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After Spurs turned Game 1 into 5 on 2 advantage, Durant, Westbrook need more from teammates

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Undermanned yet undaunted, Kevin Durant and Russell Westbrook threw everything they had at the San Antonio Spurs in Game 1 of the Western Conference finals.

Even when they were down by 15 points in the first half, the Oklahoma City Thunder's dynamic duo didn't give in.

They used their athleticism and shot-making to will Oklahoma City back into the game, and when Westbook's 19-foot jumper splashed through the net with just under five minutes to play in the third quarter, the Thunder jumped ahead.

What became apparent as the highly anticipated matchup wore on was that the Spurs were turning it into a game of two-on-five.

Tim Duncan, Manu Ginobili and the rest of the experienced Spurs sat back in that third quarter as Durant and Westbrook led the rally.

But there are no TKOs in basketball.

Every game goes the distance. And by the time the fourth quarter came around, the Thunder didn't have anything left. And if Durant and Westbrook don't get more help from their supporting cast, this could be an awfully short series.

"We turned the ball over a little too much but we've got to continue to trust whether the guys are hitting shots or not," Durant said.

"We've got to keep playing within our offence and playing with the pass. We'll be fine. We do a good job of attacking, not just for ourselves, but for our teammates. We've just got to continue to trust."

Durant and Westbrook combined for 19 points in the first seven minutes of the third quarter on Monday night to get the Thunder back into the game.

But they scored just nine total points over the final 17 minutes of the game while the deep and balanced Spurs continued to carve up a defence that was sorely missing shot-blocker Serge Ibaka.

Game 2 is on Wednesday night in San Antonio.

"They're not going to be stopped but if those kinds of players can be made to work hard and just take something away, it can work to your advantage," Spurs coach Gregg Popovich said.

Durant finished with 28 points, but was 1 for 4 with two turnovers in the fourth quarter while being hounded by Kawhi Leonard. Westbrook scored 25 points while going 1 for 2 with two turnovers in the final quarter.

Even more glaring, the remaining three Thunder starters — Nick Collison, Kendrick Perkins and Thabo Sefolosha — combined to score five points for the entire game. The trio didn't score a single point in the second half.

"I don't necessarily say we have to be perfect, just get it done," Westbrook said. "Whatever we need to do to get it done. There will be times when they're going to make plays. They're a great team. There will be times that we're going to make plays. But we've just going to continue to stay with it."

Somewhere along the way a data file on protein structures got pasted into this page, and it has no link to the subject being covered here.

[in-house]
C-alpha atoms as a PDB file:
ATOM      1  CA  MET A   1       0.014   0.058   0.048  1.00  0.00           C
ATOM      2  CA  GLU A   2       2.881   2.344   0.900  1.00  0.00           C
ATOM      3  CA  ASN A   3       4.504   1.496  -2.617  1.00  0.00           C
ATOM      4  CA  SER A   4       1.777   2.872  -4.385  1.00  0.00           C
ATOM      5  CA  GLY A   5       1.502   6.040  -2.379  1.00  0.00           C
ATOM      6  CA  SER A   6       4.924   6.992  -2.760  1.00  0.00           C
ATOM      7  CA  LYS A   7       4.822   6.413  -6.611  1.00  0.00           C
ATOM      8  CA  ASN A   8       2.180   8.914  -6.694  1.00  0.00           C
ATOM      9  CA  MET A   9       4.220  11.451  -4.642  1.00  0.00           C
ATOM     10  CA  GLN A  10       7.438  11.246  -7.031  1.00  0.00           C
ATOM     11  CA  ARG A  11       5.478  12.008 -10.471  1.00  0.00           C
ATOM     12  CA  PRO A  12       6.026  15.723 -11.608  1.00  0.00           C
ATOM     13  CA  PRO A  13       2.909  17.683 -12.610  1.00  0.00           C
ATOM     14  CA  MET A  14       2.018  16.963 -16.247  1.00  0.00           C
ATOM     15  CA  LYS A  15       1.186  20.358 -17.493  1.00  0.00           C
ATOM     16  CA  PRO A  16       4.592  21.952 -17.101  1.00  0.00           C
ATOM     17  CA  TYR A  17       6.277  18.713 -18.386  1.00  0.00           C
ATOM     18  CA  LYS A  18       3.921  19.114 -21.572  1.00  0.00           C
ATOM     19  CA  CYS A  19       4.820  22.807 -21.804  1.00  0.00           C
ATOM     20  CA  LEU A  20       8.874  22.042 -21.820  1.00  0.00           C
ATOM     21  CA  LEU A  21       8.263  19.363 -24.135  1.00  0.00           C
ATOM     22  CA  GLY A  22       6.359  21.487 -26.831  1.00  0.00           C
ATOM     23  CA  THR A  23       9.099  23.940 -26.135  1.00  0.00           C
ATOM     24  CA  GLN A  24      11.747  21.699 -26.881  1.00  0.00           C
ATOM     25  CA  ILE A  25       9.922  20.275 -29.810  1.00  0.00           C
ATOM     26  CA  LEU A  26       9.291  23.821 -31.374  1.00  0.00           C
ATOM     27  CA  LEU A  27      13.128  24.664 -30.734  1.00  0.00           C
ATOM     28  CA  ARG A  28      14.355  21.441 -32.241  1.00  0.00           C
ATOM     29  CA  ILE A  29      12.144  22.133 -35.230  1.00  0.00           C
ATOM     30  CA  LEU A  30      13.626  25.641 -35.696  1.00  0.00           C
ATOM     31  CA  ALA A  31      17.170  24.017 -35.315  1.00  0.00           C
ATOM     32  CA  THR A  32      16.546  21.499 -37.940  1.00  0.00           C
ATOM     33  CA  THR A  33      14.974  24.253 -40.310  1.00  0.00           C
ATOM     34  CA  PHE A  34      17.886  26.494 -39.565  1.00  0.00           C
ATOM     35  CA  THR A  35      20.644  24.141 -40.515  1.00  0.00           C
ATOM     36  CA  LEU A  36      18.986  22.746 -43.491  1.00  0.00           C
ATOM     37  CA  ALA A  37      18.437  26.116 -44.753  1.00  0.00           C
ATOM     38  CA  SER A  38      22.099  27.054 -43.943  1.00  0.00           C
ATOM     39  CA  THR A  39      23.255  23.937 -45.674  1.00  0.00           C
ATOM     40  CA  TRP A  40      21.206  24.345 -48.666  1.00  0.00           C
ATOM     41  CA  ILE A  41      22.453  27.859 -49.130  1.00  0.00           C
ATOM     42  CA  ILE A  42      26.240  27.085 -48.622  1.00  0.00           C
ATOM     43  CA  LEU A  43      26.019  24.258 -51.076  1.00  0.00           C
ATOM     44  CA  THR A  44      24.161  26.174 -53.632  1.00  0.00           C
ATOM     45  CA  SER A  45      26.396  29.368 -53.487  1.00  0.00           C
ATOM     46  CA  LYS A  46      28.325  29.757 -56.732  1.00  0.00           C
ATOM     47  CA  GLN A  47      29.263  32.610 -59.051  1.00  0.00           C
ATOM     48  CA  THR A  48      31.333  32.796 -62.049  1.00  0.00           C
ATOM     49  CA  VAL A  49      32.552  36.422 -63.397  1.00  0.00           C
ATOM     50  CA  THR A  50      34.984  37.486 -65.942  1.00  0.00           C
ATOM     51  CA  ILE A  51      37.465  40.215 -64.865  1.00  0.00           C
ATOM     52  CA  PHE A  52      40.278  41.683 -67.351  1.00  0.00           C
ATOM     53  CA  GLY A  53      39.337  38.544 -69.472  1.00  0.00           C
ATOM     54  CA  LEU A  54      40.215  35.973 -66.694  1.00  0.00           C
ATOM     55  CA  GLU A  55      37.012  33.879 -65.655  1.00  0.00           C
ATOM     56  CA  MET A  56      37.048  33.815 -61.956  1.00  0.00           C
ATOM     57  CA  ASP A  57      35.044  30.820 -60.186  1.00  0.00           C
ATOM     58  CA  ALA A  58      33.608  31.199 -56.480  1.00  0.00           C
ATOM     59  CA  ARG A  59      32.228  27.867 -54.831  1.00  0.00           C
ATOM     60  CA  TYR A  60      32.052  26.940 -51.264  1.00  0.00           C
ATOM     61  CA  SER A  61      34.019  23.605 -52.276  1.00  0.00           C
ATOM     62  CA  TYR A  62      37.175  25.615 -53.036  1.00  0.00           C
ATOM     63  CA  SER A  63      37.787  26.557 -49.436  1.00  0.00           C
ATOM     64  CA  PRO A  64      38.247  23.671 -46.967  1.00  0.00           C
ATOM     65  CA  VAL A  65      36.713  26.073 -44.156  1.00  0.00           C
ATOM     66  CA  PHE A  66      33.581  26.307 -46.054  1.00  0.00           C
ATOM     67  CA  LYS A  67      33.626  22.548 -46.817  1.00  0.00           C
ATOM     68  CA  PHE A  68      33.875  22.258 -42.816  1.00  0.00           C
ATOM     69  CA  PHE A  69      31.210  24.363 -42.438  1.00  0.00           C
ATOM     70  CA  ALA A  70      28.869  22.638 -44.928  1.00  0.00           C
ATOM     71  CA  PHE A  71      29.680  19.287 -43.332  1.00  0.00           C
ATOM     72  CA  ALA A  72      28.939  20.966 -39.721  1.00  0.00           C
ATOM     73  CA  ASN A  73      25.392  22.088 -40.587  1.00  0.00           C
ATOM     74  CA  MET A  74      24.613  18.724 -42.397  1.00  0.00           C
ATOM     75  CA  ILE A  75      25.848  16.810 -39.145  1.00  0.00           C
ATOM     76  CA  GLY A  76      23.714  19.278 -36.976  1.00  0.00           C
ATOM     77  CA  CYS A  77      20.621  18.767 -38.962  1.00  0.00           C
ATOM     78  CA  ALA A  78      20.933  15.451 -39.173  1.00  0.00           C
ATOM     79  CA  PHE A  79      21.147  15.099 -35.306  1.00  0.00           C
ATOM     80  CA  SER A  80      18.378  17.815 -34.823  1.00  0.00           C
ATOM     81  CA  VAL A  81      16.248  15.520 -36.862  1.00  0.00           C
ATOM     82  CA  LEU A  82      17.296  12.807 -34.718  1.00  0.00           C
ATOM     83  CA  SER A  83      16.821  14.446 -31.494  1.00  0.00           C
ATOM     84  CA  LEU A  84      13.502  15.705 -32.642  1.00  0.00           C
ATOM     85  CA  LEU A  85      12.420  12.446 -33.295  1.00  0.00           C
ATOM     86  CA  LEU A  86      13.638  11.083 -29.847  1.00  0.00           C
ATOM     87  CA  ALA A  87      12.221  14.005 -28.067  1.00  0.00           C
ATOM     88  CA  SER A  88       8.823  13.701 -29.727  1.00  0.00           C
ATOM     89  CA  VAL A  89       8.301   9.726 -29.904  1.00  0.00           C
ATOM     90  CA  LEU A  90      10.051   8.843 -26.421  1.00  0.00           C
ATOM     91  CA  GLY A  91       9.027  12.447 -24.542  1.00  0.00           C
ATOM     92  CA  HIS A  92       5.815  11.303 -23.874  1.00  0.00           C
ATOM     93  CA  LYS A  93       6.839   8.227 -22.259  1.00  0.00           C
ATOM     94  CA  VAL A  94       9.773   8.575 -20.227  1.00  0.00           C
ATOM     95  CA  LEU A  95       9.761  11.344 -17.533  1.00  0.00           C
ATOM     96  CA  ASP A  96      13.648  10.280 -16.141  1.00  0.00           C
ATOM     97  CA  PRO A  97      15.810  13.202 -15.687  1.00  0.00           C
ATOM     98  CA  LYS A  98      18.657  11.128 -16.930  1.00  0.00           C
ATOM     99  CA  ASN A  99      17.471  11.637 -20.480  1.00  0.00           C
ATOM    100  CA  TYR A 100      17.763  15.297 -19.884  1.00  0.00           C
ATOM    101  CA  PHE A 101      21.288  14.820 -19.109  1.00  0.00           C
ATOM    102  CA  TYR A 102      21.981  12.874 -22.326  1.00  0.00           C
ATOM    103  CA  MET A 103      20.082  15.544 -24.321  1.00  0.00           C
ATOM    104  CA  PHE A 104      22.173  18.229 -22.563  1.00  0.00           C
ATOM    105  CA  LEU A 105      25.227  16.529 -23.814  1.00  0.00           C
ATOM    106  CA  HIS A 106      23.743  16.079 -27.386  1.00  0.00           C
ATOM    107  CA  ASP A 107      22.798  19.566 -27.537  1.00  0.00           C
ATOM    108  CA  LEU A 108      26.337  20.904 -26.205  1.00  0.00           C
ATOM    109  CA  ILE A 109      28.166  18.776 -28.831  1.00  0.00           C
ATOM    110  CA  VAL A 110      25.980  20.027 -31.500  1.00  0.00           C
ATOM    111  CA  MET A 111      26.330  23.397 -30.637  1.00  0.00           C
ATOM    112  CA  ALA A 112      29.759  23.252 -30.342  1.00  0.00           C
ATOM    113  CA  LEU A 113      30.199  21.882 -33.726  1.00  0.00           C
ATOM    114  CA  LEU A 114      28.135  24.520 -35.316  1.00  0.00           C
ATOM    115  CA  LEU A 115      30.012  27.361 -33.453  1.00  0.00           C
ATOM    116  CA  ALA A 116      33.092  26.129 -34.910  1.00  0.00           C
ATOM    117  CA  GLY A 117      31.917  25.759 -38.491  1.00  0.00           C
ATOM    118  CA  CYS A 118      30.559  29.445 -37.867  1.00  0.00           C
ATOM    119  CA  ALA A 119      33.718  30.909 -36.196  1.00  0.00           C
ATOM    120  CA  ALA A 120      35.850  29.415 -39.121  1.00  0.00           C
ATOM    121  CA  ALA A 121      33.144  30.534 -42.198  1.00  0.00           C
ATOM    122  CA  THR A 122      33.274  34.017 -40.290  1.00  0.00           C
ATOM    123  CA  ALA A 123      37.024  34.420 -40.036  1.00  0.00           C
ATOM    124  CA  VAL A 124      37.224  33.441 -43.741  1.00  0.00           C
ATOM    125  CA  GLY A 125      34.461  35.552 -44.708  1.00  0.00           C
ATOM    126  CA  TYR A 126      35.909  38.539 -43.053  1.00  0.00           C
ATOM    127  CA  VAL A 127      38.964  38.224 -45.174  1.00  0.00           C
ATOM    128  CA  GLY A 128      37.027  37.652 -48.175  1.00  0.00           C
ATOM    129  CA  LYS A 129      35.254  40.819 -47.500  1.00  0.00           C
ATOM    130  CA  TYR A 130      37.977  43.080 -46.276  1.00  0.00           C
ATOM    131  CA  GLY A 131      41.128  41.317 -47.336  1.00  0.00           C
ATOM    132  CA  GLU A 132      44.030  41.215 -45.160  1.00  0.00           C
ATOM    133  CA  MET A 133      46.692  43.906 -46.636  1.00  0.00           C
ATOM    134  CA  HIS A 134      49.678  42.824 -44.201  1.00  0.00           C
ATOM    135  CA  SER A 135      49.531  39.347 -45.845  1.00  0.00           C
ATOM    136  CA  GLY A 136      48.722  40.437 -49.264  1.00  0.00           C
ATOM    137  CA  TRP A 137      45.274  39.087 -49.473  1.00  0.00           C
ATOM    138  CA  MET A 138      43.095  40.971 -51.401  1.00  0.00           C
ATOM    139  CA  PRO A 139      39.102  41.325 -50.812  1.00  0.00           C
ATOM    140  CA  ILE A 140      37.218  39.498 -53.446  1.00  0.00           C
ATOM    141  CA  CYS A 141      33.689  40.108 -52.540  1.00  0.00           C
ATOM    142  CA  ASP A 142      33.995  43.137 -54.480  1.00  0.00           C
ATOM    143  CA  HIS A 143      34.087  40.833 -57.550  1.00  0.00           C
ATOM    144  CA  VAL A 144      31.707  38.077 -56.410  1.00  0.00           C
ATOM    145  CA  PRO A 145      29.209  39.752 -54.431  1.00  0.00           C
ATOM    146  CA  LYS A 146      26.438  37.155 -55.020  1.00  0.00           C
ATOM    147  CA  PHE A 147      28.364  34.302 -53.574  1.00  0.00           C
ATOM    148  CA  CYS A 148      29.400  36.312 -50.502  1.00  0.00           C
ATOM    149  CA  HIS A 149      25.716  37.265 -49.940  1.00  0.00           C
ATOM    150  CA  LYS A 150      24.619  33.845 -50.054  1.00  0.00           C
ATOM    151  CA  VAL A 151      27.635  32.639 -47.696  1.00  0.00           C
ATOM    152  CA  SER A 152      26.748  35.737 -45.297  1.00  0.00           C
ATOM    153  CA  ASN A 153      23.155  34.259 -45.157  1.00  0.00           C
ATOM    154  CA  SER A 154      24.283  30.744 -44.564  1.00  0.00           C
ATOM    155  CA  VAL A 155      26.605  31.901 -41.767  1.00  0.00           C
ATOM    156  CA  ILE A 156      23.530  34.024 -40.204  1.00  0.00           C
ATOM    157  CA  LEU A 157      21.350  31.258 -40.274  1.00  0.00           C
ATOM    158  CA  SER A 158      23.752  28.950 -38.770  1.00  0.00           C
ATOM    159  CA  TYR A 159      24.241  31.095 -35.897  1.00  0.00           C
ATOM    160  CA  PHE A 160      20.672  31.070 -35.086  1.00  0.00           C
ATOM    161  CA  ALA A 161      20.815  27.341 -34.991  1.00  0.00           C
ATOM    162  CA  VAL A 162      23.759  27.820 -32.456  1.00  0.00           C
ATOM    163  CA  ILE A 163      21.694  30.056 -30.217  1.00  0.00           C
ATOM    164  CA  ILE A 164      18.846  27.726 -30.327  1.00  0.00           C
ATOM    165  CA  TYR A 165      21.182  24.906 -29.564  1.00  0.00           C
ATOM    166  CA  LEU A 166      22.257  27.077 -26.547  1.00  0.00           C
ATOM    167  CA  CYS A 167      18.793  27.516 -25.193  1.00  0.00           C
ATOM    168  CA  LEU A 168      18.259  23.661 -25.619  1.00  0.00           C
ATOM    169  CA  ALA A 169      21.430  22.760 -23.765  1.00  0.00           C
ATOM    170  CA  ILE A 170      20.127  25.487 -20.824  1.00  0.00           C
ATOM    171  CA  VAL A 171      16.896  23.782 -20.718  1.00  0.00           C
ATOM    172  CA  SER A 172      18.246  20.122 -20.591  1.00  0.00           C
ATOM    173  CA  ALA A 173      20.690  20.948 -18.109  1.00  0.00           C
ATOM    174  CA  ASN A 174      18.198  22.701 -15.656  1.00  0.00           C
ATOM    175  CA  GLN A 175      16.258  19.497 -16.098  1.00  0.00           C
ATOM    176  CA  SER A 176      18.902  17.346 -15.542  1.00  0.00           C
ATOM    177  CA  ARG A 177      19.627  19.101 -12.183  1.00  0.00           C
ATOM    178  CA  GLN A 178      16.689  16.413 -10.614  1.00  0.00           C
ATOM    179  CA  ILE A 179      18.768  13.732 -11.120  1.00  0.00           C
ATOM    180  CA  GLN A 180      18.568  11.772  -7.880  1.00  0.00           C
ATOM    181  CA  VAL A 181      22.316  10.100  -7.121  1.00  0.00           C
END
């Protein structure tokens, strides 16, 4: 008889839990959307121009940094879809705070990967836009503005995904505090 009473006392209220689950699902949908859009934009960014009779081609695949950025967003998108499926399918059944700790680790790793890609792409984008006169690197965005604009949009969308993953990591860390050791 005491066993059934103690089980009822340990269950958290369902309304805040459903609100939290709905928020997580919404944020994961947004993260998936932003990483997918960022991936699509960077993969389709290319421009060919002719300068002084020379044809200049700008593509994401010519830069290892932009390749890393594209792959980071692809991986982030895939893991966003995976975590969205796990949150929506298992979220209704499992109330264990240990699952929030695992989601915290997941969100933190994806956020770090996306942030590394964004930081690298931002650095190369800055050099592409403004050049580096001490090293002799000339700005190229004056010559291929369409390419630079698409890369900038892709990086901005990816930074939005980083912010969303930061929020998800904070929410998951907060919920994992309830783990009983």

The numbers can be a little misleading because coach Scott Brooks played bench players Reggie Jackson, Caron Butler and Derek Fisher more minutes in the game, hoping that a smaller lineup would give San Antonio more problems on the defensive end.

What it did in the end was make life much easier for Duncan, who scored 27 points, Ginobili and Leonard to get to the basket with ease and help the Spurs score 66 points in the paint.

"Look, Serge is not going to be here," Durant said flatly after the game. "He's injured for the rest of the post-season, so we've got to move past that and just keep playing as a team."

Collison, Perkins and Sefolosha have never been considered to be scorers, so relying on them to produce on that end of the court may be asking too much.

But after the struggles defensively of the smaller unit in Game 1, Brooks may be forced to go to the bigger lineup and also play rookie centre Steven Adams more in an effort to make life harder on the Spurs offence.

But making a shot or two sure would help as well.

Fisher scored a surprising 16 points while Jackson added 13, but Collison and Adams — the two players most responsible for filling the void left by Ibaka — combined for four points, five rebounds and two blocks in 32 total minutes.

"The lineups, there's no magic," Collison said. "I don't think there's any magic lineups if we're not going to have the effort and the concentration. That's our job as players, and then coach will figure out what works for us. But for us we've got to be really engaged and ready to go when the game starts."


AP freelance writer Raul Dominguez in San Antonio contributed to this report.

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